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Archive for August, 2011

When to introduce the “Reasons Why”

The other day Richard Jackson asked Patrick Graupp – “When should I introduce the resaons why?”   We thought it was worth sharing the exchange with all our readers.  This question comes up  frequently in JI train the trainer sessions . 

 Richard said: “In session 2 When I am breaking down the Fire Underwriters’ Knot, I have always used the full JIB sheet on the board. I have included Reasons for Key Points. I know we are cramped for time here but I’ve thought that the Reasons are important enough to fit them in. I have still been able to meet the time markers pretty well. If Participants ask me why the Reasons column is not included in the Participant Guide, I tell them that the focus at that point is to get the Important Steps and Key Points. The reasons are really identified in the questioning to determine the Key Points. In other words, when we do a good job on identifying the key points, the Reasons pretty much fall out on their own. The Reasons are very important, but the focus at this point in the training is on getting the Important Steps and Key Points.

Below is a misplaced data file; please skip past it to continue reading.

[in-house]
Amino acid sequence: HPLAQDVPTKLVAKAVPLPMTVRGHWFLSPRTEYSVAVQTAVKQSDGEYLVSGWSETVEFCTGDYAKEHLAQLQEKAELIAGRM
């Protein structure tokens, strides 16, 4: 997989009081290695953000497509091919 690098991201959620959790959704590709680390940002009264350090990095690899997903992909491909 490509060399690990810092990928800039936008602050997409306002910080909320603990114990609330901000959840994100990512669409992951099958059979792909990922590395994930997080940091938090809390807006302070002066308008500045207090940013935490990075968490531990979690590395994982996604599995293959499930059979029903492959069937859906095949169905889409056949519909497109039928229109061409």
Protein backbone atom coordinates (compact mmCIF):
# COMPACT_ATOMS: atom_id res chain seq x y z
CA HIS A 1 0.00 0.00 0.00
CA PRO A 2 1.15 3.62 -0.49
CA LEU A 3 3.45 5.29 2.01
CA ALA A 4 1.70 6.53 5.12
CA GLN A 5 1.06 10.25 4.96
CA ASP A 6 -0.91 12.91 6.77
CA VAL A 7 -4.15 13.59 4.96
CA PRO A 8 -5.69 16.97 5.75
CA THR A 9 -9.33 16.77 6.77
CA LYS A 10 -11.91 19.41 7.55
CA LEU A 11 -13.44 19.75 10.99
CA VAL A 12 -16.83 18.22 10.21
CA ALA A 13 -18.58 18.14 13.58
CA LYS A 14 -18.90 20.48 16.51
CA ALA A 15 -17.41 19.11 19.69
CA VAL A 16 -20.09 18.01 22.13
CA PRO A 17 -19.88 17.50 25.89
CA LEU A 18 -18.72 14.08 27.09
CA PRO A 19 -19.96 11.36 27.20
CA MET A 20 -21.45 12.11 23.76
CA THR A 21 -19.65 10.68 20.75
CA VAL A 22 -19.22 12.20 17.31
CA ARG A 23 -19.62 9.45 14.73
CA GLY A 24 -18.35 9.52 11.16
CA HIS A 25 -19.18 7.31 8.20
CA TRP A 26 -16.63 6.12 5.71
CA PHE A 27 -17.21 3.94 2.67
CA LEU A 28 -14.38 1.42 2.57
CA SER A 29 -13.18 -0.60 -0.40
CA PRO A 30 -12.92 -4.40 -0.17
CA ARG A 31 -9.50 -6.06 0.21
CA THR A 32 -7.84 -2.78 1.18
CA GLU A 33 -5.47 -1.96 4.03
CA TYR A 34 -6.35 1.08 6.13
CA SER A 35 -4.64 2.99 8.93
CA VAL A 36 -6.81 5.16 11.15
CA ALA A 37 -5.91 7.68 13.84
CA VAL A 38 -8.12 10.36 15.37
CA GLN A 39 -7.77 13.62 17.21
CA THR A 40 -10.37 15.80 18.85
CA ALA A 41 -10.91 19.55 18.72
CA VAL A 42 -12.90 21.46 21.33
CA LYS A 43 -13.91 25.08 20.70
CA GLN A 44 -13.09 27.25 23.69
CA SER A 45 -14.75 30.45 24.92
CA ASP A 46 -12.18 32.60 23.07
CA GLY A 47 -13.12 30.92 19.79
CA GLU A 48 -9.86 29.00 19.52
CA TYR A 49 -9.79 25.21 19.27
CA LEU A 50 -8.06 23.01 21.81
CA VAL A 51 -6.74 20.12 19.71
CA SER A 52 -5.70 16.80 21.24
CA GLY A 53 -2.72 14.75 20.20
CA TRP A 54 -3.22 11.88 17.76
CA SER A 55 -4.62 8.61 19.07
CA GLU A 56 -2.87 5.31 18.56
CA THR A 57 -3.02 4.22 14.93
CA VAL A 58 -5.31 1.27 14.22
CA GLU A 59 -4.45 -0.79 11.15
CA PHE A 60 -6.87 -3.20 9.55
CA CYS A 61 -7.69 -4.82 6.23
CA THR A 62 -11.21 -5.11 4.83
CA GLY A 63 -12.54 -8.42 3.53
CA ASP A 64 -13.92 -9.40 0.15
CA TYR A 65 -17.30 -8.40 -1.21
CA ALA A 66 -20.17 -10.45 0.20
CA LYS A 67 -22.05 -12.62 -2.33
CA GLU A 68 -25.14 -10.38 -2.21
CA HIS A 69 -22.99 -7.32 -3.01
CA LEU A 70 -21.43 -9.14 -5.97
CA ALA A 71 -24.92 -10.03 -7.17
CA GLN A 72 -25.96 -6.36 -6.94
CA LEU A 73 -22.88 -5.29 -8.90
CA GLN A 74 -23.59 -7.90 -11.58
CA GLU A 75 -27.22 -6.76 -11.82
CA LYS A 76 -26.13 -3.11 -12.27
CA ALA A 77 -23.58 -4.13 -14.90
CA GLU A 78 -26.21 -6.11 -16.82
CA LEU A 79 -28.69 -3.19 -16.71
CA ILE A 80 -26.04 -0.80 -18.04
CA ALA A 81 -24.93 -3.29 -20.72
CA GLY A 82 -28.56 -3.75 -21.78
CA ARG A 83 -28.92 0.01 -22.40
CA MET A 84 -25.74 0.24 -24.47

What do you think? Should I just use the Important Steps and Key Points as shown in the manual and guide?”

 Patrick replied: “What I tell trainers here, in Session Two, is that FIRST the trainees need to learn what Important Steps and Key Points are before we get them focusing on reasons for Key Points. The reasons are a subset of the Key Points so if I don’t know what a Key Point is to begin with of course I won’t understand the reasons. So first things first, one at a time.